How one man's efforts spawned a community of golfers
The author with T.J. "Doc" Dorsey
In celebration of Black History Month, Golf Digest is asking a collection of Black men and women in golf to reflect on a figure who influenced their paths in the game. Ashleigh McLaughlin, 35, played college golf at Florida State University and spent more than a decade working for the LPGA Tour on initiatives aimed at bringing underrepresented groups to golf. She’s now vice president of marketing and communications for Youth on Course, a nonprofit organization that provides juniors with affordable access to play golf (for $5 or less) along with internship, caddieing and scholarship opportunities.
I like to say I stumbled upon golf by accident. When I was 10, some close family friends invited my sister and me to play golf. Assuming they meant miniature golf, we showed up in overalls and our favorite sparkly jelly sandals ready to take on windmills. To our surprise, we were met by kids with clubs and balls who were serious about playing “real” golf.
Dr. T.J. Dorsey greeted us and gave us a tour of the Orlando Minority Youth Golf Association facilities in Parramore, a historically Black neighborhood in west-central Orlando that was developed as a segregated Black community during the Jim Crow era. Doc founded the OMYGA in 1991 with the idea of introducing golf as a positive influence in the lives of inner-city minority children. With the help of the city’s recreation department and private donors, Doc was able to acquire funding for the equipment, space and educational materials needed to launch the program.
As nervous as I was on that first day, Doc made me feel at home. His warmth and kindness made him seem less like an instructor and more like a family member. That afternoon was the first time I held a real golf club, and from that moment, on my life was forever changed.
Golf became a significant part of my life. It challenged me physically and mentally, and became a game my family could enjoy together. For OMYGA participants like me, the program offered a structured weekend schedule, a built-in community of friends and a way to keep us out of trouble. On Friday nights we met in a classroom at Parramore’s Callahan Neighborhood Center and learned the rules and etiquette. On Saturdays, we practiced swing fundamentals in outdoor hitting bays, and on Sundays we put our knowledge to the test at Dubsdread Golf Course. On any given day in Parramore, Black children could walk by and see kids that looked like them swinging a golf club, an intentional effort by Doc to inspire those most at risk to give golf a try.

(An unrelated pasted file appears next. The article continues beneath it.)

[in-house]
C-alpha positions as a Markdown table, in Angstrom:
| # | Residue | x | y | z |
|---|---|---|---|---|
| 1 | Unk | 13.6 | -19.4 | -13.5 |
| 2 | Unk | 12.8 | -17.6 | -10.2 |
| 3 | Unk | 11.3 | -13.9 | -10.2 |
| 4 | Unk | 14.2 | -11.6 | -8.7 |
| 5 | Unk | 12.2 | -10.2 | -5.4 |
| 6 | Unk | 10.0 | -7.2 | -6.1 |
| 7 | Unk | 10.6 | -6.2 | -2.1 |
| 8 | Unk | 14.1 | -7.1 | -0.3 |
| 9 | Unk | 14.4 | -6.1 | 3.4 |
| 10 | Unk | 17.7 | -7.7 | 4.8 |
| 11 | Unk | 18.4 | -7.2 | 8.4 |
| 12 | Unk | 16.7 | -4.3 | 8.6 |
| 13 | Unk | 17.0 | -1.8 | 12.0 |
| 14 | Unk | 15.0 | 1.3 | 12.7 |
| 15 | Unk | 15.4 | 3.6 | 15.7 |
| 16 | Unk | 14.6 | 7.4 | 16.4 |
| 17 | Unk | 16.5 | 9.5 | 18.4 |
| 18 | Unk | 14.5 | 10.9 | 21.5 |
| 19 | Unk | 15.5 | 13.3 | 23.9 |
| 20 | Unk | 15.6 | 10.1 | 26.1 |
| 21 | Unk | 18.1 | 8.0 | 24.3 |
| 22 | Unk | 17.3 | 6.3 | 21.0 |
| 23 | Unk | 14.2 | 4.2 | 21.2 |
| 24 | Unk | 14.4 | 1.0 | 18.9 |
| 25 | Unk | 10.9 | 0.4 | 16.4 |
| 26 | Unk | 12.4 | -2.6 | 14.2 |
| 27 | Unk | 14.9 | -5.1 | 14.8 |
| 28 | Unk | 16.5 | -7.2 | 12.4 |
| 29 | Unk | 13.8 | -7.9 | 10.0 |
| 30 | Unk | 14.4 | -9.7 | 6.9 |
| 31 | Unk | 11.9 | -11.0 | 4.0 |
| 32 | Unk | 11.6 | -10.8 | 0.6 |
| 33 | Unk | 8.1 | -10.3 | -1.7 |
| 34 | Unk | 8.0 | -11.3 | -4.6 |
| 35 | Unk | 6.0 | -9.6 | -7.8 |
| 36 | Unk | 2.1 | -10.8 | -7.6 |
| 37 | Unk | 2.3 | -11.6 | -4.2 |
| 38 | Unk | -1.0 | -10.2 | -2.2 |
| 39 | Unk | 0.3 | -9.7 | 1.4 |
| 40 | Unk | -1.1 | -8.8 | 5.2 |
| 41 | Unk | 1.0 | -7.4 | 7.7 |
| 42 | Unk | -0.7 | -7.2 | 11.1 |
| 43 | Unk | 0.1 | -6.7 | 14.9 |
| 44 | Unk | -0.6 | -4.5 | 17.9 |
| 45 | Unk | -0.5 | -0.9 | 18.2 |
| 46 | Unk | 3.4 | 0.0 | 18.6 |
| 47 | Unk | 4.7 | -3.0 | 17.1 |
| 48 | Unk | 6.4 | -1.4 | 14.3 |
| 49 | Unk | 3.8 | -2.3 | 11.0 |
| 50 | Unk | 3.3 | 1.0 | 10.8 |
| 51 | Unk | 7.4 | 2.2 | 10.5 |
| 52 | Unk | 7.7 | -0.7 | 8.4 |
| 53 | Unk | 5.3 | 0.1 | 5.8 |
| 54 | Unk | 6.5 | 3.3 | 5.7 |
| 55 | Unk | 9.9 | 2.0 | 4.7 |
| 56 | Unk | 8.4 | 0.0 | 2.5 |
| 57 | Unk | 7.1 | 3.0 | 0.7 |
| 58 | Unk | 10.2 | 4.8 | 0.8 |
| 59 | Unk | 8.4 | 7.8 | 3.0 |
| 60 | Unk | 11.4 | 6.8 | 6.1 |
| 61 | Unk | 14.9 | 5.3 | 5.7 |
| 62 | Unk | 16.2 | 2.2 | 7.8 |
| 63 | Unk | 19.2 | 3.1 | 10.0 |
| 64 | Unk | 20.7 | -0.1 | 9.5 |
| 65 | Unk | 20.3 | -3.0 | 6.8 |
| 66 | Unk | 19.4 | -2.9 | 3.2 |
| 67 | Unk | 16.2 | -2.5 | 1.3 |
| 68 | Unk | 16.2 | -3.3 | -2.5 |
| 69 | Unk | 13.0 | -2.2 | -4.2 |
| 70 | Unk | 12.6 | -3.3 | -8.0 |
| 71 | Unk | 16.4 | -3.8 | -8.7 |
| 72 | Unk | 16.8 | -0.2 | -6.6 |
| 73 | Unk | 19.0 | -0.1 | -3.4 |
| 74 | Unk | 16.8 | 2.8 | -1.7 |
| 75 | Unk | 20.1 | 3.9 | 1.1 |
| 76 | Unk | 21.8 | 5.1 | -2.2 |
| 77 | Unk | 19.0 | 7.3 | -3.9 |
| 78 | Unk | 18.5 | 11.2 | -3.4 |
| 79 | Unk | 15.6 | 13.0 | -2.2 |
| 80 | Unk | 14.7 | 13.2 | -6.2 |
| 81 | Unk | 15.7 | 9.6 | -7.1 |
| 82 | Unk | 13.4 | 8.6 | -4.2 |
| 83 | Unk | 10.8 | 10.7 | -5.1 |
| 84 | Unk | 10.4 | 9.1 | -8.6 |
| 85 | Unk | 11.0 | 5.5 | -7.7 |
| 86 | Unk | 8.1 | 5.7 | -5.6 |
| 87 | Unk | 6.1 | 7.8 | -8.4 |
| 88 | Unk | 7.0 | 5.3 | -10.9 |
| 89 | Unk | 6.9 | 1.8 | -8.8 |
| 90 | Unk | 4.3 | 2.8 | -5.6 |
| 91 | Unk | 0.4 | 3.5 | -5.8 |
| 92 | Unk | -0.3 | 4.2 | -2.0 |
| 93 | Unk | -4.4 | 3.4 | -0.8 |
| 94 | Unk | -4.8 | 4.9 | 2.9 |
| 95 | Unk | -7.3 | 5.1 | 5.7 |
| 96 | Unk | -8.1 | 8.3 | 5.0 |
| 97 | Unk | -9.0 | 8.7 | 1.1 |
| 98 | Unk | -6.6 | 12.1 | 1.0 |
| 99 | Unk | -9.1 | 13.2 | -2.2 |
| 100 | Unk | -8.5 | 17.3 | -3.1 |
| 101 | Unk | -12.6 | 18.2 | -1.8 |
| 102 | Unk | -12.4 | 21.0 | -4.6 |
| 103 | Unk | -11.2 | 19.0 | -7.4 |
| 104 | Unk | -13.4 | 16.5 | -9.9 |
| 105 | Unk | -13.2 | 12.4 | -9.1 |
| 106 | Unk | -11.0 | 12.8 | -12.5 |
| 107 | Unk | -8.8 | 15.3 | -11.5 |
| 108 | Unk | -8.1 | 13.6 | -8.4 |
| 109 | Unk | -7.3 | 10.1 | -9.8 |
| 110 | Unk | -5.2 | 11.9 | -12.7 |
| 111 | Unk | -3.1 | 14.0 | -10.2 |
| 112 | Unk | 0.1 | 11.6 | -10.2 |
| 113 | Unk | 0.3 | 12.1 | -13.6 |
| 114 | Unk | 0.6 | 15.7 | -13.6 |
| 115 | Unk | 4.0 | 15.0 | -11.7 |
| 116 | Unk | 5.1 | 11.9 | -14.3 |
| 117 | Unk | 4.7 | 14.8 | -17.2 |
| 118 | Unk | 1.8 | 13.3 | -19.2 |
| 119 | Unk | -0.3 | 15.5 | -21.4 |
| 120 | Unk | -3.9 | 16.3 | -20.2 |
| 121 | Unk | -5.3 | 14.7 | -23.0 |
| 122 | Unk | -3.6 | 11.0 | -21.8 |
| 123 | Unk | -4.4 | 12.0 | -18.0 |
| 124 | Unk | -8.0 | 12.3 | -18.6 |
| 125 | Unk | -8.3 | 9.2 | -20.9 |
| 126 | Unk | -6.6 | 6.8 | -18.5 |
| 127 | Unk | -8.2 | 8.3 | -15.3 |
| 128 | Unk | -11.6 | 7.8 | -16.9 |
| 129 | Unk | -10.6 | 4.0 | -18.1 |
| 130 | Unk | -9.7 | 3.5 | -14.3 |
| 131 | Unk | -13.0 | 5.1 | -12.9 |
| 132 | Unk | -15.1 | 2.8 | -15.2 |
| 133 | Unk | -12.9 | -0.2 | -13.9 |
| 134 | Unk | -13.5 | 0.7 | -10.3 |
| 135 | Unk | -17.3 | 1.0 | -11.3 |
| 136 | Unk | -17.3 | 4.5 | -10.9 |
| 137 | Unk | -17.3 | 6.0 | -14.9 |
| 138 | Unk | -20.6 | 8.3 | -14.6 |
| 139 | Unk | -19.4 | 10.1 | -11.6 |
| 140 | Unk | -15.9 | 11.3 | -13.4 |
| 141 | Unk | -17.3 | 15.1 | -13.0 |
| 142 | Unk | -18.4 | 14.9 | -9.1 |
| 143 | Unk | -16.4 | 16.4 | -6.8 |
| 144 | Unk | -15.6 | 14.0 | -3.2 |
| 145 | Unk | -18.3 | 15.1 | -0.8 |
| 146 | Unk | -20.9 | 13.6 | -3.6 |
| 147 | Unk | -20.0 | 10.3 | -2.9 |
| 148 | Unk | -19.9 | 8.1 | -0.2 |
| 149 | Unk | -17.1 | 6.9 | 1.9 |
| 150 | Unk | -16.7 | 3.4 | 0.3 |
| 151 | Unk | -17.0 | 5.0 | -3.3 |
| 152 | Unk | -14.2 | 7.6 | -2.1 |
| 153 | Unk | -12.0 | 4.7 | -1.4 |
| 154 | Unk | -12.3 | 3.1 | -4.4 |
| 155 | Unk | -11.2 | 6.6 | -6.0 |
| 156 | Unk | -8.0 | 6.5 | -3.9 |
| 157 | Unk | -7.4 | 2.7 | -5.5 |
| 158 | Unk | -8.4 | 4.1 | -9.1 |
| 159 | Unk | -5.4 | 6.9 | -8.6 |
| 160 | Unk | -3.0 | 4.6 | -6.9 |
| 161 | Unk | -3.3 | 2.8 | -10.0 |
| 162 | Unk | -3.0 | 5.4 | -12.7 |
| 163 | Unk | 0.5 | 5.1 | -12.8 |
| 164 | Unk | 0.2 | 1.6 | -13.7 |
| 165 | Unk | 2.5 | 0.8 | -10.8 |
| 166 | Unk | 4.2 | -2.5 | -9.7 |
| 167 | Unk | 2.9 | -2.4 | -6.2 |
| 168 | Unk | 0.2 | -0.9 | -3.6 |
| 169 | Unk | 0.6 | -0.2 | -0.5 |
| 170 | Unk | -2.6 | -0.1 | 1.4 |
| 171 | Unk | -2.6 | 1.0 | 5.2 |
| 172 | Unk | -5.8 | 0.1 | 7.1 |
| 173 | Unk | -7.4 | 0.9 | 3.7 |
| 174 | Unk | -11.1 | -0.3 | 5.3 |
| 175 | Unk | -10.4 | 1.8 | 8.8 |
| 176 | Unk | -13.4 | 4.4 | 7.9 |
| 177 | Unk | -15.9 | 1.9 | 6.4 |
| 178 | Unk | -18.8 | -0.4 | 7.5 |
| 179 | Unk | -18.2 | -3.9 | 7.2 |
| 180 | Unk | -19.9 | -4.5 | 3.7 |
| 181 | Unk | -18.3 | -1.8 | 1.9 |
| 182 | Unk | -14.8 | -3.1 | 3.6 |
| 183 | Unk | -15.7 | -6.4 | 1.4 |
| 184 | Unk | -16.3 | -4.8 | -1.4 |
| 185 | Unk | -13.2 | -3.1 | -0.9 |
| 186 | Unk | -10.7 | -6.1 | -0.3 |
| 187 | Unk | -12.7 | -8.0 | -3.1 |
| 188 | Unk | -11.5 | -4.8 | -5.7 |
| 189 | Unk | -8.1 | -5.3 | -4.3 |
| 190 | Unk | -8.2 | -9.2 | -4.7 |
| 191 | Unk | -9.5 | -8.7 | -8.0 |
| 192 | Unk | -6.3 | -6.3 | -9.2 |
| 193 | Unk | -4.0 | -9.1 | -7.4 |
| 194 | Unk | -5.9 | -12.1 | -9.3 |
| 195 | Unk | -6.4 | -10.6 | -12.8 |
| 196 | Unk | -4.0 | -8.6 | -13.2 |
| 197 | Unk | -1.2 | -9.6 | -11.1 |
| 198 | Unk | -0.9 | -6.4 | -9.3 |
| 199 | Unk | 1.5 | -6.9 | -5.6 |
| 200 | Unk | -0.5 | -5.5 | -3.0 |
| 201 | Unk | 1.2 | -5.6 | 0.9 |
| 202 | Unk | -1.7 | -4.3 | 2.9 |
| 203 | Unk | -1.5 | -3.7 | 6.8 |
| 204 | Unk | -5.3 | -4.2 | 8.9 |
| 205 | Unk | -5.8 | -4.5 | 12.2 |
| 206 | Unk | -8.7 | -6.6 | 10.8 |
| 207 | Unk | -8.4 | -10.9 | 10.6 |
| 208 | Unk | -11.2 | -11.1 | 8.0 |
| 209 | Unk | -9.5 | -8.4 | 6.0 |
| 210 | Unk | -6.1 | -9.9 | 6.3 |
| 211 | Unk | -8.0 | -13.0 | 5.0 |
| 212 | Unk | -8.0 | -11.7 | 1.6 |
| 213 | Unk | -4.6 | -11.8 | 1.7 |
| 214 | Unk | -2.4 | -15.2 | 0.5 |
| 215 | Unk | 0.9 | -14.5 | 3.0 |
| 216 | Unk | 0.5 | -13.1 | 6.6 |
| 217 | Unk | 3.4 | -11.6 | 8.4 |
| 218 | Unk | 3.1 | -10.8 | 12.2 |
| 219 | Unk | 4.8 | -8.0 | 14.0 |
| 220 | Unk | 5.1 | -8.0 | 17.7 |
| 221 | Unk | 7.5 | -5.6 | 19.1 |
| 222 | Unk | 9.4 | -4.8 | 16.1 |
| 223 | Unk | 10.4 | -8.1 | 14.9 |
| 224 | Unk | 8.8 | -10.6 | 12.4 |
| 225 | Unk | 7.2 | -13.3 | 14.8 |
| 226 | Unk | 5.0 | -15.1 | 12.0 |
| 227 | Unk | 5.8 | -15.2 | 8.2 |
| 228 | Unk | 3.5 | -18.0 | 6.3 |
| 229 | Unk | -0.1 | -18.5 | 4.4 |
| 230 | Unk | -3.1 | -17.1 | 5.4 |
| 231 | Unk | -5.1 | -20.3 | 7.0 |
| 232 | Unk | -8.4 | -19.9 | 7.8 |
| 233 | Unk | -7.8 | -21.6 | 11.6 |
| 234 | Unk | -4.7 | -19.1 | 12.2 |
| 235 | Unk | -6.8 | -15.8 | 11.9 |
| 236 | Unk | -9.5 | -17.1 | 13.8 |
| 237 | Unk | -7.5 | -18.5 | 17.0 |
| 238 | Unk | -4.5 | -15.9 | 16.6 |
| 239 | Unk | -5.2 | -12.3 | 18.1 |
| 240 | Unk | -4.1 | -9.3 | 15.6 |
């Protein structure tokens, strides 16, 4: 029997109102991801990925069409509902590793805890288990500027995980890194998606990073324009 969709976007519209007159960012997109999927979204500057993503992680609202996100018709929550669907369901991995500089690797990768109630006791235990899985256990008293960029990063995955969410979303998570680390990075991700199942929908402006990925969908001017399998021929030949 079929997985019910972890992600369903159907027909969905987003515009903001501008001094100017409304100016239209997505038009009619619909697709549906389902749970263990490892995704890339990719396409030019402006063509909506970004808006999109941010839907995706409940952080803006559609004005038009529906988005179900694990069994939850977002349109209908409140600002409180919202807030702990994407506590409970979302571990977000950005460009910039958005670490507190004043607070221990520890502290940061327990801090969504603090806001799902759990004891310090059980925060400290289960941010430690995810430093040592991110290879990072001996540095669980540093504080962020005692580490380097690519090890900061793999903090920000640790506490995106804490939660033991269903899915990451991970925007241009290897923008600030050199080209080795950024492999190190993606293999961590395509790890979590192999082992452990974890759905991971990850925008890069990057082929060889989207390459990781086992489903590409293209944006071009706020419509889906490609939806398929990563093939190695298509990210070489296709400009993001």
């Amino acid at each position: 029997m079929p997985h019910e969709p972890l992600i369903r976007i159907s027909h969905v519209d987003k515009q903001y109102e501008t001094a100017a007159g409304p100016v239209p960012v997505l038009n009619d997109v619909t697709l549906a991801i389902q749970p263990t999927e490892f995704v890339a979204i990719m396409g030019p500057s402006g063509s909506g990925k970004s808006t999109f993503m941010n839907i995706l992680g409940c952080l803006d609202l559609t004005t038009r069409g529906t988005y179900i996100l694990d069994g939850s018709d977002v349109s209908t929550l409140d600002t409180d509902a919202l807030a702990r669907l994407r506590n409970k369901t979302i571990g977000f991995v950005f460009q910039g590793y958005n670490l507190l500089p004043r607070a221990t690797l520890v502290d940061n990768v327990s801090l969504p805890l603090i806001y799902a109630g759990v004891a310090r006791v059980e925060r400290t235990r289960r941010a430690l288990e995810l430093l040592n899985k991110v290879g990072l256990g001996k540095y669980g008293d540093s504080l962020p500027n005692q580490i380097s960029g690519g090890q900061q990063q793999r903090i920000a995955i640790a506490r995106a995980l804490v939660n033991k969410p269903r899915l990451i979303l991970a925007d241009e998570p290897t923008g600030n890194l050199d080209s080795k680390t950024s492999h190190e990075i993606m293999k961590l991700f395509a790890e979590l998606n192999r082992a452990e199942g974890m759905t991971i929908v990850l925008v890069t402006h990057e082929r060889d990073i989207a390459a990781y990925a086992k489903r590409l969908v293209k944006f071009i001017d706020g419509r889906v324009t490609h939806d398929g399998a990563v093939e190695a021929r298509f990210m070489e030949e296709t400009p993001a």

Growing up in the suburbs, I was one of only a few Black kids in my neighborhood and school system. The OMYGA is where I got to know boys and girls from different cultural, ethnic and socio-economic backgrounds. Imagine the energy from a Black Baptist church being shifted to the golf course; that’s how those weekends at the OMYGA felt. It’s where I fell in love with being Black and learned to embrace standing out when at my school.
Doc, now 77, was introduced to golf in 1971 by a close friend and fell in love with its community-building potential. He believed that the self-respect and discipline golf had taught him was too special to be reserved for adults. For more than 30 years, Doc has sacrificed his weekends to help introduce golf to more than 1,000 children. Forty-six of us have gone on to attend college on a golf scholarship, but that’s never been the only measurement of success. Doc used golf as a tool to empower kids of color beyond our time on the course.
Today, I work in marketing, but I have never been attracted to the idea of selling products for a living. Doc and the OMYGA have ingrained in me a passion to be involved in something that will make a positive impact on the lives of other people. Because golf was so instrumental to my upbringing, it seemed to be the best outlet for me to spark change. I wholeheartedly believe that this game lends itself organically to creating opportunities to connect with those who are different from us, a vehicle our world desperately needs. I yearn for golf to become a place where everybody feels welcome, and Doc and the OMYGA inspired me chase that vision and lend a hand in making it a reality. —with Gabrielle Herzig